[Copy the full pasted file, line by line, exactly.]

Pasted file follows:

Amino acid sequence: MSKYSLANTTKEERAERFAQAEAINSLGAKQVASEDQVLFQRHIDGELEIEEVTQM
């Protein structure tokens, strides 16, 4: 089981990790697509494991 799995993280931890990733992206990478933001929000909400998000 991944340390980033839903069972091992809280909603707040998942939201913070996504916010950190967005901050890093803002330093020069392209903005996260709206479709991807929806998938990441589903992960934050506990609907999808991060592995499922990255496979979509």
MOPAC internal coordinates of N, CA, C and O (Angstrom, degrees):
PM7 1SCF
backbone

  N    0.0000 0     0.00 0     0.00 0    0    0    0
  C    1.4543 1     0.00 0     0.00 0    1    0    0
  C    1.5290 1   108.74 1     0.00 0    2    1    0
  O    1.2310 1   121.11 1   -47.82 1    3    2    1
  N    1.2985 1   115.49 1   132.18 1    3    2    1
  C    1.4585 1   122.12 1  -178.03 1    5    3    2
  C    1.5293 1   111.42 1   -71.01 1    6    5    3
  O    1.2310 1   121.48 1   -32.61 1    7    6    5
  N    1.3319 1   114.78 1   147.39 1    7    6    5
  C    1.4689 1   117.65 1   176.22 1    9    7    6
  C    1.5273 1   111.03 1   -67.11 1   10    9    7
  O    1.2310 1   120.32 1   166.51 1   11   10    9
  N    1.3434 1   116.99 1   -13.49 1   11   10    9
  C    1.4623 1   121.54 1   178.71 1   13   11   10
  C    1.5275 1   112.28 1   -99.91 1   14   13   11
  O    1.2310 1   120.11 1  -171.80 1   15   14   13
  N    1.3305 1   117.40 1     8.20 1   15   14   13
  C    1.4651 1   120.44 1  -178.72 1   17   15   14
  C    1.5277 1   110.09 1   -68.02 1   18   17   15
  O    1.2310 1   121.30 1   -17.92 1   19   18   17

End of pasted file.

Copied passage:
Amino acid sequence: MSKYSLANTTKEERAERFAQAEAINSLGAKQVASEDQVLFQRHIDGELEIEEVTQM
């Protein structure tokens, strides 16, 4: 089981990790697509494991 799995993280931890990733992206990478933001929000909400998000 991944340390980033839903069972091992809280909603707040998942939201913070996504916010950190967005901050890093803002330093020069392209903005996260709206479709991807929806998938990441589903992960934050506990609907999808991060592995499922990255496979979509």
MOPAC internal coordinates of N, CA, C and O (Angstrom, degrees):
PM7 1SCF
backbone

  N    0.0000 0     0.00 0     0.00 0    0    0    0
  C    1.4543 1     0.00 0     0.00 0    1    0    0
  C    1.5290 1   108.74 1     0.00 0    2    1    0
  O    1.2310 1   121.11 1   -47.82 1    3    2    1
  N    1.2985 1   115.49 1   132.18 1    3    2    1
  C    1.4585 1   122.12 1  -178.03 1    5    3    2
  C    1.5293 1   111.42 1   -71.01 1    6    5    3
  O    1.2310 1   121.48 1   -32.61 1    7    6    5
  N    1.3319 1   114.78 1   147.39 1    7    6    5
  C    1.4689 1   117.65 1   176.22 1    9    7    6
  C    1.5273 1   111.03 1   -67.11 1   10    9    7
  O    1.2310 1   120.32 1   166.51 1   11   10    9
  N    1.3434 1   116.99 1   -13.49 1   11   10    9
  C    1.4623 1   121.54 1   178.71 1   13   11   10
  C    1.5275 1   112.28 1   -99.91 1   14   13   11
  O    1.2310 1   120.11 1  -171.80 1   15   14   13
  N    1.3305 1   117.40 1     8.20 1   15   14   13
  C    1.4651 1   120.44 1  -178.72 1   17   15   14
  C    1.5277 1   110.09 1   -68.02 1   18   17   15
  O    1.2310 1   121.30 1   -17.92 1   19   18   17